ThE haulage men have really opened up the Continent and have indirectly helped coach operators by increasing the amount of freight traffic on the cross-Channel ferries to the extent that the charges for coaches could be reduced. The Continental haulage contractors deserve the highest praise for their initiative in opening up the whole of Europe and have the right to the -cream['or their efforts. Now we are told that the Channel link is to be a rail tunnel. Operated by British Railways with priority for BRS freight? Is the "cream" so richly deserved of the pioneers to be bled off to the nationalized industries? I for one do not need anyone to tell me the answers.

Watch out haulage contractors! There is something decidedly sinister behind this Labour Government and everything is slowly being nationalized by an invisible net. This country is on the brink of Communism. Mr. Appleyard and myself will probably be among the first to bite the dust but when you all follow in our wake don't be surprised if we say "we told you so".


Egg tankers

I WAS very interested in the two photographs in your October 28 issue showing the articulated egg tanker operated by S. Z. Wick and Sons, Ltd.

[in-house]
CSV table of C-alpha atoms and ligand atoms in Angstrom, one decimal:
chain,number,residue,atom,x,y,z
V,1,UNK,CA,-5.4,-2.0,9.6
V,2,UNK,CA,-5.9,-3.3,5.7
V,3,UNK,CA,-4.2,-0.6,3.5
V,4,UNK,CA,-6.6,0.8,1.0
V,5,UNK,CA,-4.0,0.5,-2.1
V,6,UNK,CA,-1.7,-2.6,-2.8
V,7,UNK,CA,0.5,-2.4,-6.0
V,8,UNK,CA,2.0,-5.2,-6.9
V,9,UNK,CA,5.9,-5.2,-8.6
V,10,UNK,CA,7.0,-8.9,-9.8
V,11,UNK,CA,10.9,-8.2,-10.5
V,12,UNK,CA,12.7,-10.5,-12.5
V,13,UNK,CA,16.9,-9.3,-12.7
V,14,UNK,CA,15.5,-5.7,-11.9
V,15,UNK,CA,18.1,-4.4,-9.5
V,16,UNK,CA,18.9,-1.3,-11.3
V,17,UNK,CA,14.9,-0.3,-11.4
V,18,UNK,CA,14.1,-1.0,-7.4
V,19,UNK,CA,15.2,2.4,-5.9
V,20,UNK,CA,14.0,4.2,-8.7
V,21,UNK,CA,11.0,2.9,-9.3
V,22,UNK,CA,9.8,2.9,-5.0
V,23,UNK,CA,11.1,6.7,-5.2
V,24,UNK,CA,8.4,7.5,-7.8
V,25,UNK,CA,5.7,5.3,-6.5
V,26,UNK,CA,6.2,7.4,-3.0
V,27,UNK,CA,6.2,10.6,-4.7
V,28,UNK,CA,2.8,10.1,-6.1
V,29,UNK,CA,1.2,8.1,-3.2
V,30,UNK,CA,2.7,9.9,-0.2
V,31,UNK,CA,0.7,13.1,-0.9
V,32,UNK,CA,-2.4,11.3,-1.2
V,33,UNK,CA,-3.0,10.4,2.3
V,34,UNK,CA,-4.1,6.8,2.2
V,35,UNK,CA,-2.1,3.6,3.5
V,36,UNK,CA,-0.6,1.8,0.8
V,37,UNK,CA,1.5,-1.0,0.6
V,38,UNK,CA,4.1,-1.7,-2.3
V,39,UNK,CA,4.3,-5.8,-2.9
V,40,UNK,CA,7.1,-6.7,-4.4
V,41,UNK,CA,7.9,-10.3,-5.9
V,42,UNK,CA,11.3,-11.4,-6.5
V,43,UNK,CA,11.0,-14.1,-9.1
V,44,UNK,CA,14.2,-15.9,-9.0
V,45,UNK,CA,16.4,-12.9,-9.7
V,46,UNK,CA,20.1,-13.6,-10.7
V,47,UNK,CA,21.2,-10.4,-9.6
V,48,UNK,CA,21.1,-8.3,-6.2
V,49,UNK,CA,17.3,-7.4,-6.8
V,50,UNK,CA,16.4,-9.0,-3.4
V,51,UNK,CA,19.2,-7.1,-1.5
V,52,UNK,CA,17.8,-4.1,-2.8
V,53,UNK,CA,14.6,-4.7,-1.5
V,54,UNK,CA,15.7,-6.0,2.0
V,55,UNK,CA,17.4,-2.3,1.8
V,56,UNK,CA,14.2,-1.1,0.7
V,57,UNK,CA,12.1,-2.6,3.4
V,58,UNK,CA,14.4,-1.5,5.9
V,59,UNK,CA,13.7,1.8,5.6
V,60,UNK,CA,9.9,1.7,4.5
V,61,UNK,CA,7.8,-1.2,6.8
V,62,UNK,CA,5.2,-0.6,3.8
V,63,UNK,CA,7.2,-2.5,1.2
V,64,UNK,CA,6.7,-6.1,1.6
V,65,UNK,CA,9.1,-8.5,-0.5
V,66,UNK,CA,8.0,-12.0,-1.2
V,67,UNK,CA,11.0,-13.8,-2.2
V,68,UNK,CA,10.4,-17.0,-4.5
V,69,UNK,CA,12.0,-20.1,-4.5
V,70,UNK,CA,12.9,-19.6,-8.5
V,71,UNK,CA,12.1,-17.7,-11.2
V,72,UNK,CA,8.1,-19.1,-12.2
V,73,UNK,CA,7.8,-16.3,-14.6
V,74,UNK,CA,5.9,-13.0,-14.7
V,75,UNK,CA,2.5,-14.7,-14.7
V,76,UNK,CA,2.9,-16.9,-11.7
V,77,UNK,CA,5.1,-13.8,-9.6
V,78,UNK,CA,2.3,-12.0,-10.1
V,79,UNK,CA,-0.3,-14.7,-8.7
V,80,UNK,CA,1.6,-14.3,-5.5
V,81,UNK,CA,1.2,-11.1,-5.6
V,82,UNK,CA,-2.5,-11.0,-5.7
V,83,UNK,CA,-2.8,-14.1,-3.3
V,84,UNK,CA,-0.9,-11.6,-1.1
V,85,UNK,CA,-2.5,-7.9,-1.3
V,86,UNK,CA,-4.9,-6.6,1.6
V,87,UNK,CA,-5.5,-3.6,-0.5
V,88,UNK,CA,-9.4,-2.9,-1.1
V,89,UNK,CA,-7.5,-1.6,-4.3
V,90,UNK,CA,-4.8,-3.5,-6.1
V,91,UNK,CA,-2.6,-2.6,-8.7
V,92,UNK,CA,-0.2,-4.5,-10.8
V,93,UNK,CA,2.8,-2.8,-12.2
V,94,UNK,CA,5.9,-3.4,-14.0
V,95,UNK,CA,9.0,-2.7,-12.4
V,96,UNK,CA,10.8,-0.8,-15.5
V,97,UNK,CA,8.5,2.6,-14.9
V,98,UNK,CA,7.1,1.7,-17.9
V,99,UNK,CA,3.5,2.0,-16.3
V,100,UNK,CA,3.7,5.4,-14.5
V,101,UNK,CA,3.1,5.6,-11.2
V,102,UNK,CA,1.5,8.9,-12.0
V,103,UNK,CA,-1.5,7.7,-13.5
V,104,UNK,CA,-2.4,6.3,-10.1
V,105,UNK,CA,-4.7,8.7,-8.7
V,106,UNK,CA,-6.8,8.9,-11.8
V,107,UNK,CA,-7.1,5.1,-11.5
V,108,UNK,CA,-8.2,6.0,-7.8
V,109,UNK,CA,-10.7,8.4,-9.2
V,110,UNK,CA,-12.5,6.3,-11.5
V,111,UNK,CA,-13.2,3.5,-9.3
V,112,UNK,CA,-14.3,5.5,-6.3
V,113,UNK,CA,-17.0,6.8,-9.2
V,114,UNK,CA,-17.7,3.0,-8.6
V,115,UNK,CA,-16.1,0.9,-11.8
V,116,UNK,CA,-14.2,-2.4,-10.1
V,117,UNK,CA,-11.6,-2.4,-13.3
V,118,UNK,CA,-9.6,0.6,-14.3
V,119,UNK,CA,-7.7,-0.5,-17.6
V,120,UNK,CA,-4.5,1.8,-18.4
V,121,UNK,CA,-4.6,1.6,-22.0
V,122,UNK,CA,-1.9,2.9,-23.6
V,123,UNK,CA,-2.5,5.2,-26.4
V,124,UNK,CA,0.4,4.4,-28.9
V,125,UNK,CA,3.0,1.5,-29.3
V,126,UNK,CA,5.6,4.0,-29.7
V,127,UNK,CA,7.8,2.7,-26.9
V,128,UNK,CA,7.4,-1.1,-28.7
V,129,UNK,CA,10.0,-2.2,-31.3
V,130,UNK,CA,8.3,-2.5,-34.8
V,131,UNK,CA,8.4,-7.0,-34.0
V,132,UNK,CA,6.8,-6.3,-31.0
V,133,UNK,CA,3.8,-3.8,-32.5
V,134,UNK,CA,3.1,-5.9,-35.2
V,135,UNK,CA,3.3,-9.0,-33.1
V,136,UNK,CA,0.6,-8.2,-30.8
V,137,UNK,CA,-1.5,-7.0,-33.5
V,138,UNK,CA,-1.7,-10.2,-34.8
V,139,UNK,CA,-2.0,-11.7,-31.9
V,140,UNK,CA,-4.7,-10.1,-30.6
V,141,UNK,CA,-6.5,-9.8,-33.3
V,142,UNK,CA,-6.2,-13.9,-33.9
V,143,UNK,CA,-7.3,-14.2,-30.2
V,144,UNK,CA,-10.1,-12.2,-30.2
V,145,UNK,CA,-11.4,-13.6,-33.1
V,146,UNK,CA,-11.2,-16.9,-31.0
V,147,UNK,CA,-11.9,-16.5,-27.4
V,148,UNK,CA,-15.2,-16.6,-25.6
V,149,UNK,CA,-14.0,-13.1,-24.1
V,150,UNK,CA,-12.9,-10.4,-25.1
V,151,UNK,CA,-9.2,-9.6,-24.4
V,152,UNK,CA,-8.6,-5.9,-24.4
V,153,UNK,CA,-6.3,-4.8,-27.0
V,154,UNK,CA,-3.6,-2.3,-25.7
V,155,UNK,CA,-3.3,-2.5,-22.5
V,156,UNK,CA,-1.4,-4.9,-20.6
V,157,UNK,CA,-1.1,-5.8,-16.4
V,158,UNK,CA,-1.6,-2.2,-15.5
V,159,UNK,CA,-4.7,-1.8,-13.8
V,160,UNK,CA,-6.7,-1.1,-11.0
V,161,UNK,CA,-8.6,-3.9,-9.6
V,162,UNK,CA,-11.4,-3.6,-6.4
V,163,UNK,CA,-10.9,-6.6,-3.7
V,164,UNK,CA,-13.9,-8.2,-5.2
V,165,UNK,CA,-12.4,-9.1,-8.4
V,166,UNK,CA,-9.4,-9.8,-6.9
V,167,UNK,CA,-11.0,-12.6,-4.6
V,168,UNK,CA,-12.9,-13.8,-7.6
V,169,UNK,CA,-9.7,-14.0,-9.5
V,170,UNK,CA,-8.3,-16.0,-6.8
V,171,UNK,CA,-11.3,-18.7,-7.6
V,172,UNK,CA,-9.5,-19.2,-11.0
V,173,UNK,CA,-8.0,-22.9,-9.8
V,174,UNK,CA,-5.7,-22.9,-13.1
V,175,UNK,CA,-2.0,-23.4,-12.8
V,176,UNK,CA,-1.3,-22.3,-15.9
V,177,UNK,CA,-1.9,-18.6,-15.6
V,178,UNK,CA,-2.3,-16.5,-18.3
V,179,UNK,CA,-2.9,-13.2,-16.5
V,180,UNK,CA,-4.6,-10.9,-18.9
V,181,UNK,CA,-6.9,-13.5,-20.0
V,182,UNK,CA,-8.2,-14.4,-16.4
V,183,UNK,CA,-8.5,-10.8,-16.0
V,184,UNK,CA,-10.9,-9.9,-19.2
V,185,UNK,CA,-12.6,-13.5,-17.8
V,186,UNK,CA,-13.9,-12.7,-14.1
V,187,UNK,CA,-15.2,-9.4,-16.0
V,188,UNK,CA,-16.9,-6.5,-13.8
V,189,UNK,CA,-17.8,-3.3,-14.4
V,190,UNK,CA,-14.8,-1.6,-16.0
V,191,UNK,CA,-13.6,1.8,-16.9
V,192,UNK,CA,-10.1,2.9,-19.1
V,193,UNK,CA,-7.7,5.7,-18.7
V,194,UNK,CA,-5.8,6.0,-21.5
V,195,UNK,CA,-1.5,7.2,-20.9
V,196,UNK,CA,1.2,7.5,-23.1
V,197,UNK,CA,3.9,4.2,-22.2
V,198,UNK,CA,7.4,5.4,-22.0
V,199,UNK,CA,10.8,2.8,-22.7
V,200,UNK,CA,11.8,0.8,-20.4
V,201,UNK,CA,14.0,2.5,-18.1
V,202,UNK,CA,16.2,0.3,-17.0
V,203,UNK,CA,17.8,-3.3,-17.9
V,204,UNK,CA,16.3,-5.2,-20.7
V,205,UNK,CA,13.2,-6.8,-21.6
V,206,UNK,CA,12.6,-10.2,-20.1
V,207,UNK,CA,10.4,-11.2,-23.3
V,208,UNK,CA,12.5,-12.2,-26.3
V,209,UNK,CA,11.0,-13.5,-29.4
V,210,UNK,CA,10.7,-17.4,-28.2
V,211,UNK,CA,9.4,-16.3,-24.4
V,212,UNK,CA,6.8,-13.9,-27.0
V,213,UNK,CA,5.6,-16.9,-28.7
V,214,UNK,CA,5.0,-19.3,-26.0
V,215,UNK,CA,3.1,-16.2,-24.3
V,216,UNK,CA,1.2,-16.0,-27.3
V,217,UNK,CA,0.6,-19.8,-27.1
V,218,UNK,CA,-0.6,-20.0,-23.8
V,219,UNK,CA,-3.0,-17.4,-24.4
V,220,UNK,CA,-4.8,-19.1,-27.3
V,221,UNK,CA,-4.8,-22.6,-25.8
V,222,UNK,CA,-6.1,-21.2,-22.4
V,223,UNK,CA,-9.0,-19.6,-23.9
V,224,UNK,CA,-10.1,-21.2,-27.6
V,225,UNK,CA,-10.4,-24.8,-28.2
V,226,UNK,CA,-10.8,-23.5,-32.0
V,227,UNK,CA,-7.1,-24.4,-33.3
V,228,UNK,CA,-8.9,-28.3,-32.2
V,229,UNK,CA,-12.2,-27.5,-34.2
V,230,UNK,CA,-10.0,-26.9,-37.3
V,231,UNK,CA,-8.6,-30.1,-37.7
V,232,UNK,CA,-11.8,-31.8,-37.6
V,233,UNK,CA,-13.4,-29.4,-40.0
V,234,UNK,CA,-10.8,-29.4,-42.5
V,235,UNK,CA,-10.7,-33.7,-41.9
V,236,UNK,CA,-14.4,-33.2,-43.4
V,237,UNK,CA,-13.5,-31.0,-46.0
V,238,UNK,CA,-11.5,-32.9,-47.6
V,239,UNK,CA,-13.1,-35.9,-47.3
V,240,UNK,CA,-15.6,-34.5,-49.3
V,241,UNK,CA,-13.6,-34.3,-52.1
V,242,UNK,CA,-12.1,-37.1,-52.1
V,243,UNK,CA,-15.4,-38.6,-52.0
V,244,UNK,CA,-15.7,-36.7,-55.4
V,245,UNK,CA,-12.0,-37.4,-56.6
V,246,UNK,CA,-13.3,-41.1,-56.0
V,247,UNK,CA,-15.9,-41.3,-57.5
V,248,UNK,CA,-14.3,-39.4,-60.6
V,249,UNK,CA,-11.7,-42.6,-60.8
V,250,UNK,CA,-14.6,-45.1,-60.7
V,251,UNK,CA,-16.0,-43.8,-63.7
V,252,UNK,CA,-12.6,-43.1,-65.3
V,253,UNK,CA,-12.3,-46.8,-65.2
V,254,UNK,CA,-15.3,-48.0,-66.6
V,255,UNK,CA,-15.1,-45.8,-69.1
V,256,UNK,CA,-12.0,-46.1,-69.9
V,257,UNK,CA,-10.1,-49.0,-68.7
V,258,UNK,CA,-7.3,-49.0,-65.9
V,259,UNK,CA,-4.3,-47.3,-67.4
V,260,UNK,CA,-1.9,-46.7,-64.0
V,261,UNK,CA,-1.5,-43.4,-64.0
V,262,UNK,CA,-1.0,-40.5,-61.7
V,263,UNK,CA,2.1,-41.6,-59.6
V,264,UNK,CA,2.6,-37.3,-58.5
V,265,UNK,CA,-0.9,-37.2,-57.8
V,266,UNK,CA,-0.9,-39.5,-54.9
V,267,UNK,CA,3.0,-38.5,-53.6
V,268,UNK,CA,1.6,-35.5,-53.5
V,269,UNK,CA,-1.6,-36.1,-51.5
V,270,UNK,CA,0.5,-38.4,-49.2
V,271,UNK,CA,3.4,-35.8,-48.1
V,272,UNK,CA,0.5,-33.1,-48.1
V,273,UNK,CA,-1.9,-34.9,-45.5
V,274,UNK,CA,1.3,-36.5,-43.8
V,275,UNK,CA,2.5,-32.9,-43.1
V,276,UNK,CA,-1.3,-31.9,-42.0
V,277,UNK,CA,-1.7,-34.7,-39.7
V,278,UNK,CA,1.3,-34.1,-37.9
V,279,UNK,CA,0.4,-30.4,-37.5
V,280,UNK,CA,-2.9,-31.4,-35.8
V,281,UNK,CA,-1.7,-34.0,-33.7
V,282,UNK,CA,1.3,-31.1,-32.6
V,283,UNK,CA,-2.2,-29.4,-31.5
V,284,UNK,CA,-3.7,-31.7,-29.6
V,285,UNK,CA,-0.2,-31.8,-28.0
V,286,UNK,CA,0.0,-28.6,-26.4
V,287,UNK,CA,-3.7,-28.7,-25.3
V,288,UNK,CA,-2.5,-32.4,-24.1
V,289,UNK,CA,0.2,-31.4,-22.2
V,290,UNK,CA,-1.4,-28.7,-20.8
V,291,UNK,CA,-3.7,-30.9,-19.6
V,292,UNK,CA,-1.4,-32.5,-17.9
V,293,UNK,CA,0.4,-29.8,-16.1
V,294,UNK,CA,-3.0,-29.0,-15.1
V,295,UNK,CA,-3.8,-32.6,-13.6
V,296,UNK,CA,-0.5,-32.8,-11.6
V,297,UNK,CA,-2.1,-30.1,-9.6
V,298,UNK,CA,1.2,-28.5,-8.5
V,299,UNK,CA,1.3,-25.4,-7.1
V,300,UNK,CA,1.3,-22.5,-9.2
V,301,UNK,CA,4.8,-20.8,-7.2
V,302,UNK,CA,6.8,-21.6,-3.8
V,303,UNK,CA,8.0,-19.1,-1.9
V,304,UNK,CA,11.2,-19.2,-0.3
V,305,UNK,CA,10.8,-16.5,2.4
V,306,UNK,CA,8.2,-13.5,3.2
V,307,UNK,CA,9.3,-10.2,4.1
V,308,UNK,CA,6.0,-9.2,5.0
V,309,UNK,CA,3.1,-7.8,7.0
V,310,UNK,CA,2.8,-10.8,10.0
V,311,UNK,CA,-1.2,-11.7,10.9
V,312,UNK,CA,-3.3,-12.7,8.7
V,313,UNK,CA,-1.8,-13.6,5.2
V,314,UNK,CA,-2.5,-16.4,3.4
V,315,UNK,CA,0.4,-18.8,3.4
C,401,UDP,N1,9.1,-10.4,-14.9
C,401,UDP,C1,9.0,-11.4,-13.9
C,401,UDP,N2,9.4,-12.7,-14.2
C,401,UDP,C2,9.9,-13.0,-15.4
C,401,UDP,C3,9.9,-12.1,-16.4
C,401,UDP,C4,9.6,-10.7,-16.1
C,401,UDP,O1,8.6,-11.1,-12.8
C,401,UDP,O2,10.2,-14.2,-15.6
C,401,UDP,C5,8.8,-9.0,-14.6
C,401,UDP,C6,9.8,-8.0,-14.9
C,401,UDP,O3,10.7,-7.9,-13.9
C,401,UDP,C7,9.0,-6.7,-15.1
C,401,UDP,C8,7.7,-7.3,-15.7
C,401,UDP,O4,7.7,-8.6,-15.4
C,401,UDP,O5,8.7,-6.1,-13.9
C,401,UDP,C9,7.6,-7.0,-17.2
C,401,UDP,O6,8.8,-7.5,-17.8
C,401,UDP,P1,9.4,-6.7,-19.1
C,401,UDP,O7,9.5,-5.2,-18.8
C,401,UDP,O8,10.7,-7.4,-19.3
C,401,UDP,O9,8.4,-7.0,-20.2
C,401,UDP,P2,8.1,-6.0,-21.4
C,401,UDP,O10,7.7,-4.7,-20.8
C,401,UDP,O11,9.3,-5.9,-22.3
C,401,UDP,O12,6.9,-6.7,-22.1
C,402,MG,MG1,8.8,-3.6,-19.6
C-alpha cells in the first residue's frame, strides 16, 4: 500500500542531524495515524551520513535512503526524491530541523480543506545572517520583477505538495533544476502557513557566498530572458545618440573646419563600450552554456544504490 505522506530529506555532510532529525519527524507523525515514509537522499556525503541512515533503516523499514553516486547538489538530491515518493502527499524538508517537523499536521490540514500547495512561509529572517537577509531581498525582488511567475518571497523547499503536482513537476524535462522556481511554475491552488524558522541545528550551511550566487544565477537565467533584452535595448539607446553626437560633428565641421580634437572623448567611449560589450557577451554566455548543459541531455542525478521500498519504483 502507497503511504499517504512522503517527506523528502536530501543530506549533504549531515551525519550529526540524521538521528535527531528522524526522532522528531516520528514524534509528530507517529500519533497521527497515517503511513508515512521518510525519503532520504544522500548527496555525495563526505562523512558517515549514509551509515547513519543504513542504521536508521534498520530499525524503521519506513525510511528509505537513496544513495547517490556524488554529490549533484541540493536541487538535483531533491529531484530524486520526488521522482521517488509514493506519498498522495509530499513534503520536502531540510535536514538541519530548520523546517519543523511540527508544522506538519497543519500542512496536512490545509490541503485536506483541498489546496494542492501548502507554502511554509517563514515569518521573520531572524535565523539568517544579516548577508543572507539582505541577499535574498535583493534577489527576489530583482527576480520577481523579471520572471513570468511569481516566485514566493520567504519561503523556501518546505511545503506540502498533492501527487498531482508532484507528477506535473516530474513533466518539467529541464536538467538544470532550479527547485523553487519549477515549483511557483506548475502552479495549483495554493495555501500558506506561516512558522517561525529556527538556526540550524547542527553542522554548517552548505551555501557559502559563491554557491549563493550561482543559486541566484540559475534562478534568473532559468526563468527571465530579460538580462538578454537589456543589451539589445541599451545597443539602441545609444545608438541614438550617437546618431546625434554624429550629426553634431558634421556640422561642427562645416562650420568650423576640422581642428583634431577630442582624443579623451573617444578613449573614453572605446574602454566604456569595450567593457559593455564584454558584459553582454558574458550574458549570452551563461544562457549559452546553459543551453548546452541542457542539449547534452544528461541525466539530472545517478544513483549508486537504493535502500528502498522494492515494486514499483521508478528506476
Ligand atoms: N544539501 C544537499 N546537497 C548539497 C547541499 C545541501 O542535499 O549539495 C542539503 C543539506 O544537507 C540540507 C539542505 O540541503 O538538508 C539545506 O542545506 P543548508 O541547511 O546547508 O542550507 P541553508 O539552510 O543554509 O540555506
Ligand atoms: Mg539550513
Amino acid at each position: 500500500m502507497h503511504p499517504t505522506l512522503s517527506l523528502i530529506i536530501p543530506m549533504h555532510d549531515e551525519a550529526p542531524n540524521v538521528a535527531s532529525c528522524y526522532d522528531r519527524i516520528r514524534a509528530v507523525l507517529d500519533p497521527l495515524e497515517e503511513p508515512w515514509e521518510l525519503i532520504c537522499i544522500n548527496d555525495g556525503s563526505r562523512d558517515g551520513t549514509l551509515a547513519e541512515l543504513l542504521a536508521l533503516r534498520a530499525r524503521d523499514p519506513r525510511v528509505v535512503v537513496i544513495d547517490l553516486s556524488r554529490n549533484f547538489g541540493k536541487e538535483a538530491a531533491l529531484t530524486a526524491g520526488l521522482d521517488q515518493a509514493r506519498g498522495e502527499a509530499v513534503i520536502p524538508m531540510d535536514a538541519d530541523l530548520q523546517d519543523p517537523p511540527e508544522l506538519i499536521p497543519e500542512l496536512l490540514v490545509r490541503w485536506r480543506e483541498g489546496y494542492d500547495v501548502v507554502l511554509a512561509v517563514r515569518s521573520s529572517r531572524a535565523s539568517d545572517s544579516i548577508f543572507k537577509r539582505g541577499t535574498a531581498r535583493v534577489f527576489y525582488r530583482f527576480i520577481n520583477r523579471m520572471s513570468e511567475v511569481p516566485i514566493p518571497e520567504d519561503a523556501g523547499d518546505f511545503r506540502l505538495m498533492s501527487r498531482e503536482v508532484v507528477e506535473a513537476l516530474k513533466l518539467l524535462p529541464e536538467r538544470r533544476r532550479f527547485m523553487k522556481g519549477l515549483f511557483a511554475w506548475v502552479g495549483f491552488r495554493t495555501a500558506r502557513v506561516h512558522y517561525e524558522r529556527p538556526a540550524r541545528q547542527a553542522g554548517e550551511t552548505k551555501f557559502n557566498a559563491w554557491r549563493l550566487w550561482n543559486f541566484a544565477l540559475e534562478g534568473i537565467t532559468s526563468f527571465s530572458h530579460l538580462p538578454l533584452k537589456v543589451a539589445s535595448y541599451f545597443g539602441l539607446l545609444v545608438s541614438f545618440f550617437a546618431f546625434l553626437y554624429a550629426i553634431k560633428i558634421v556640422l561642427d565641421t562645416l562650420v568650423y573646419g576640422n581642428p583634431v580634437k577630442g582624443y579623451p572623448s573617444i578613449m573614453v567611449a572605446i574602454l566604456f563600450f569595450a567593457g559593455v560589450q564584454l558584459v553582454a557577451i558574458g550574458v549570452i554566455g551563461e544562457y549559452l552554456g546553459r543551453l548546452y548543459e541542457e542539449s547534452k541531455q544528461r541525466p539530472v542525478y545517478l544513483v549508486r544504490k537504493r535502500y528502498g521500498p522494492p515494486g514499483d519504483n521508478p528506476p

As you stated in the caption this vehicle is believed to be the first liquid egg tanker operated in this country, but a similar vehicle is operated by Messrs. John Rannoch of Suffolk. Rannoch's vehicle is an articulated Bedford TK.

Finally, I would like to bring to the attention of your readers the fact that the Commercial Vehicle and Road Transport Club caters for all enthusiasts of commercial vehicles the world over, and issues a regular monthly news-sheet produced by the members for the members—different photographs are given away with every issue!

Anybody who is interested in joining need only contact me and he will receive a membership form almost immediately. As I am organising a special photographic library for the use of members I would be very pleased if anybody willing to part with ANY photos of old or modern commercial vehicles would let me know, and I will willingly purchase or swop photos.

Thanking you for an extremely interesting and most useful magazine, D. N. MILLER, Club Representative, Commercial Vehicle and Road Transport Club, 33, Warren Drive, Eastcote, Ruislip, Mdx.